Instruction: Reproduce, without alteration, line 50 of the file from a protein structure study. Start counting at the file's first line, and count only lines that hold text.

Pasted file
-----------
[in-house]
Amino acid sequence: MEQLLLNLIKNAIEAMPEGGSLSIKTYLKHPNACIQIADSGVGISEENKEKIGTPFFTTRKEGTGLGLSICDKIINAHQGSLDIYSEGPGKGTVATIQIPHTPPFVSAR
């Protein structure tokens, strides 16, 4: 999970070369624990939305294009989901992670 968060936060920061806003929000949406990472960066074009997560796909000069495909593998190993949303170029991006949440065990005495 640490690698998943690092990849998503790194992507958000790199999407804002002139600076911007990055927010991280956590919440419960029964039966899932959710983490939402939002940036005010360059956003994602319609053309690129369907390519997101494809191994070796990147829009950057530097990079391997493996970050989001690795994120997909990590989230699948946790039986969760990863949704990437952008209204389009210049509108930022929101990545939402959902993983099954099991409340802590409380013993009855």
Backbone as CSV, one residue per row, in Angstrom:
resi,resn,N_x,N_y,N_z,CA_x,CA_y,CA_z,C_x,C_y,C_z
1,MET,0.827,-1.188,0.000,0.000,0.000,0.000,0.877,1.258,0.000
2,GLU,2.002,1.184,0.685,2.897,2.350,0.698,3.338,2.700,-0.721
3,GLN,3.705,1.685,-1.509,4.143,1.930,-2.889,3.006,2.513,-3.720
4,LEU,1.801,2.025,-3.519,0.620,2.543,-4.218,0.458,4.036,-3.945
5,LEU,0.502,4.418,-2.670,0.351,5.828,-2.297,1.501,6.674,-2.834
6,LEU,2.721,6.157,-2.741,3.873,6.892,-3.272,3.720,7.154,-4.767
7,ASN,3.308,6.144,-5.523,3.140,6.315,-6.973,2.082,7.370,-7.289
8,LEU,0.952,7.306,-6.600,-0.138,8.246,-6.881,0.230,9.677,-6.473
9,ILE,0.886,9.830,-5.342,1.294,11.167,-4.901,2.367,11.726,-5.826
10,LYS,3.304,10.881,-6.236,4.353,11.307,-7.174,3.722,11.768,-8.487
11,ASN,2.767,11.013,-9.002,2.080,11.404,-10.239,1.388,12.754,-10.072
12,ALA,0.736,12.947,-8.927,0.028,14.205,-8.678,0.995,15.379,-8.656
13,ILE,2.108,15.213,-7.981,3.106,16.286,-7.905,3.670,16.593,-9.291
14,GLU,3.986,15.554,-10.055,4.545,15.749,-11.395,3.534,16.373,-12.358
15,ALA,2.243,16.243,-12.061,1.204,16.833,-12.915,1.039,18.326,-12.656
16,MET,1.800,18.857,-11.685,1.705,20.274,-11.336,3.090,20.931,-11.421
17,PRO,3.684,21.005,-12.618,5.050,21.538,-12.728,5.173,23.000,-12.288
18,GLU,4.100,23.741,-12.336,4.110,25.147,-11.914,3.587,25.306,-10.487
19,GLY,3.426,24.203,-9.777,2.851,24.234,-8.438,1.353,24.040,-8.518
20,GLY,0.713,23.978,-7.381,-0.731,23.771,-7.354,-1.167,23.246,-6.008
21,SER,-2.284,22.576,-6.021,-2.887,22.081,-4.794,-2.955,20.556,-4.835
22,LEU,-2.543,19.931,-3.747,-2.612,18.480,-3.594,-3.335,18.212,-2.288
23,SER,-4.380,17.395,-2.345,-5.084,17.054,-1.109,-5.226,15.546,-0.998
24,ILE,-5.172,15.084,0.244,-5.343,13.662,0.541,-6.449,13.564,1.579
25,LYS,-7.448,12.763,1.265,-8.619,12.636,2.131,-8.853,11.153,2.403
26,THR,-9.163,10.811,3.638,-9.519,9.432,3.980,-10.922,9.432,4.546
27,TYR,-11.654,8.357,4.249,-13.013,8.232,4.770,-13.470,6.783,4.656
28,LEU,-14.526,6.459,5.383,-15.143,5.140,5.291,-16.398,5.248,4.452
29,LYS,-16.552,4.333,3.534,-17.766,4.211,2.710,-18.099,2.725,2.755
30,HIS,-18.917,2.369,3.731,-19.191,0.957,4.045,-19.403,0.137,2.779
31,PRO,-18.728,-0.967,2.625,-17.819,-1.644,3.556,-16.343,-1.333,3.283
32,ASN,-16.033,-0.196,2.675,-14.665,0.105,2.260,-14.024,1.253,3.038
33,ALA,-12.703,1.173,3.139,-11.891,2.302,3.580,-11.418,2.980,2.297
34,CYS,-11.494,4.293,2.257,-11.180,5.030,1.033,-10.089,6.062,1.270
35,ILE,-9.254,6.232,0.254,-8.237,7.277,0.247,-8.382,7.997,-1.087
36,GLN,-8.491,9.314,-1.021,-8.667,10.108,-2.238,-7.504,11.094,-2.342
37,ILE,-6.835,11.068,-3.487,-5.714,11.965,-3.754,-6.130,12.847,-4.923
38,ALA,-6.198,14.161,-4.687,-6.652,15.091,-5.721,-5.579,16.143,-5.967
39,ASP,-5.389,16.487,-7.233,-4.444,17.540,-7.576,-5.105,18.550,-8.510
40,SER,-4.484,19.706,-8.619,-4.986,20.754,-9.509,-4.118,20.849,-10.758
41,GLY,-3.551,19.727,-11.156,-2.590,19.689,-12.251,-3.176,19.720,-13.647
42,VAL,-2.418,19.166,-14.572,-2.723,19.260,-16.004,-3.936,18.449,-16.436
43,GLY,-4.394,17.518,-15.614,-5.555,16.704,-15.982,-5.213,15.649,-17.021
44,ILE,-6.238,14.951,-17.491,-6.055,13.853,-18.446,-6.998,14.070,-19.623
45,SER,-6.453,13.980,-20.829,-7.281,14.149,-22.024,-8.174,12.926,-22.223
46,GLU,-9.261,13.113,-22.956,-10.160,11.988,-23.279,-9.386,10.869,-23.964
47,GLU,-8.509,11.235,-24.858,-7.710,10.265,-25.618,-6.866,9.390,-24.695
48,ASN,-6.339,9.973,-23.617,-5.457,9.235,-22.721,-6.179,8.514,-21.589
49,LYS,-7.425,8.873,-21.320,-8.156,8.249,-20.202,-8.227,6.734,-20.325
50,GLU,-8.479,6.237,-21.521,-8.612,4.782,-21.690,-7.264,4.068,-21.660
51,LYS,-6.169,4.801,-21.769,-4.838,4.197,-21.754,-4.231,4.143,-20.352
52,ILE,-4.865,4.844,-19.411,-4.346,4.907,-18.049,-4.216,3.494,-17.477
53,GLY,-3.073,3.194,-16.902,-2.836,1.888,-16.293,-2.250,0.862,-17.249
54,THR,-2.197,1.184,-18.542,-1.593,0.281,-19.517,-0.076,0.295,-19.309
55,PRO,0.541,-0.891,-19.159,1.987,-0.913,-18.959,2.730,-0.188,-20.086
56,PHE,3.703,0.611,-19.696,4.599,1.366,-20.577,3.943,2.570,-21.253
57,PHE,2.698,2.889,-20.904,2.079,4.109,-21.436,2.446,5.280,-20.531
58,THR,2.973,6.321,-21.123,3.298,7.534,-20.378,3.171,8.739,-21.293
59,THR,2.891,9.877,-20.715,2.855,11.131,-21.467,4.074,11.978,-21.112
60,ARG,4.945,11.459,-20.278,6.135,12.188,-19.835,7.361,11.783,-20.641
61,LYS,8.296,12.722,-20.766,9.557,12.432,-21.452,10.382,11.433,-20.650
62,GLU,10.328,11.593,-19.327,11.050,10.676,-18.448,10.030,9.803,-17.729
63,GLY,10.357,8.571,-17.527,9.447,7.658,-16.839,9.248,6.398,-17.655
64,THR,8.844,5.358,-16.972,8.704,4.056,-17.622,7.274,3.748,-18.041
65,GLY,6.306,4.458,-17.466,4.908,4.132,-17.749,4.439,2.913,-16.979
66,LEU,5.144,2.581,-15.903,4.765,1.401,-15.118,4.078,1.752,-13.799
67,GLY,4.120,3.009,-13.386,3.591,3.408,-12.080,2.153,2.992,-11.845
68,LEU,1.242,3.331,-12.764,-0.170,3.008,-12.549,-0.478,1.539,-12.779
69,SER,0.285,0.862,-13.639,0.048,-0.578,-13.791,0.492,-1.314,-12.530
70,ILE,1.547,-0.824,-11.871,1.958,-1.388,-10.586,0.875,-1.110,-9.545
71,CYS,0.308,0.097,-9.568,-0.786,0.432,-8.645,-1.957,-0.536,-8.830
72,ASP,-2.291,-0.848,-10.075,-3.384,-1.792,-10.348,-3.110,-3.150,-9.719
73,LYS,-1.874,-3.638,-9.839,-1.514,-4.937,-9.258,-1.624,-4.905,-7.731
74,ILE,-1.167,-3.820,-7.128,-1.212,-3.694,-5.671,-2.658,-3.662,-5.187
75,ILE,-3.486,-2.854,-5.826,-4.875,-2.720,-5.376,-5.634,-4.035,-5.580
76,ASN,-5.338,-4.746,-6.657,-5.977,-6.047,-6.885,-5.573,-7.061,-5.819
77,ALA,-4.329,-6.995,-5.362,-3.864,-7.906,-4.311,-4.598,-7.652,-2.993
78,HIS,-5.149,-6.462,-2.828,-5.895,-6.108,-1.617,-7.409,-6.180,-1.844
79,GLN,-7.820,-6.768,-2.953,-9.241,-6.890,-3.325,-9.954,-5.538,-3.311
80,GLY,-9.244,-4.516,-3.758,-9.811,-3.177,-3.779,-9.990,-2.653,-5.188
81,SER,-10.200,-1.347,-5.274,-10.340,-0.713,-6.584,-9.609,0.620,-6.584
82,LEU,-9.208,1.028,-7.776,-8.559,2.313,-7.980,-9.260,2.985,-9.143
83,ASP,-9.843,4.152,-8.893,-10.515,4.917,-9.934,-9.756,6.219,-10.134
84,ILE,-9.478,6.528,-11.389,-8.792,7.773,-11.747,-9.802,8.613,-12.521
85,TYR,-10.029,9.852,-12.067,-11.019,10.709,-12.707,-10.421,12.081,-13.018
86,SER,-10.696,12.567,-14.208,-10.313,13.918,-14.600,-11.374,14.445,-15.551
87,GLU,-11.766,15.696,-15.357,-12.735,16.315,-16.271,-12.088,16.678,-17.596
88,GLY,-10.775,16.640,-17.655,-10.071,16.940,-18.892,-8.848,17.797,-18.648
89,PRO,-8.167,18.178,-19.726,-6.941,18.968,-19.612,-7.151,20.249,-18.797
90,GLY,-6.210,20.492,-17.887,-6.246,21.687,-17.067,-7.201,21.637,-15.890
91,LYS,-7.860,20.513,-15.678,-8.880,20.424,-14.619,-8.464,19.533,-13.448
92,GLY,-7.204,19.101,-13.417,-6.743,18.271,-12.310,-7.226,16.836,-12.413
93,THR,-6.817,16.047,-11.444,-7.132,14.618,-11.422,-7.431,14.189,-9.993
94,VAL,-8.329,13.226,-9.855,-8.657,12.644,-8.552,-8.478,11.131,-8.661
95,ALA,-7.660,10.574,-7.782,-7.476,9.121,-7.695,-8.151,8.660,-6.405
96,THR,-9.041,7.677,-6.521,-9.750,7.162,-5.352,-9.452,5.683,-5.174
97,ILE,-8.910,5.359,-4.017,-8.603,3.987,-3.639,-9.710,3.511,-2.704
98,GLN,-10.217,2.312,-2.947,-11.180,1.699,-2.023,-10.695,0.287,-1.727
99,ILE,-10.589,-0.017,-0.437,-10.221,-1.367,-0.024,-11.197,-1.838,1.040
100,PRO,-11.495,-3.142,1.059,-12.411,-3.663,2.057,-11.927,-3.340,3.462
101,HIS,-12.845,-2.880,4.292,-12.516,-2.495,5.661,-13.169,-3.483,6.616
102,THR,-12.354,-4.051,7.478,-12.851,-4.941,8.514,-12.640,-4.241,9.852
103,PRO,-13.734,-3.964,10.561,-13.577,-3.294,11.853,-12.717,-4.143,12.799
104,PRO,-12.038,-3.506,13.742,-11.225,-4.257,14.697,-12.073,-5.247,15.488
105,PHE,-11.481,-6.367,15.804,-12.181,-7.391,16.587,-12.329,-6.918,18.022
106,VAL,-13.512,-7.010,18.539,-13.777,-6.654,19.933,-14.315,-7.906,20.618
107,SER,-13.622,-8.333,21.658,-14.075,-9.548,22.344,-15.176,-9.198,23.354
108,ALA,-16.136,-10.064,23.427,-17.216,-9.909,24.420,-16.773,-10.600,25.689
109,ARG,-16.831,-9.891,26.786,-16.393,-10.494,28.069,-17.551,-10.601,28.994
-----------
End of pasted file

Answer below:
45,SER,-6.453,13.980,-20.829,-7.281,14.149,-22.024,-8.174,12.926,-22.223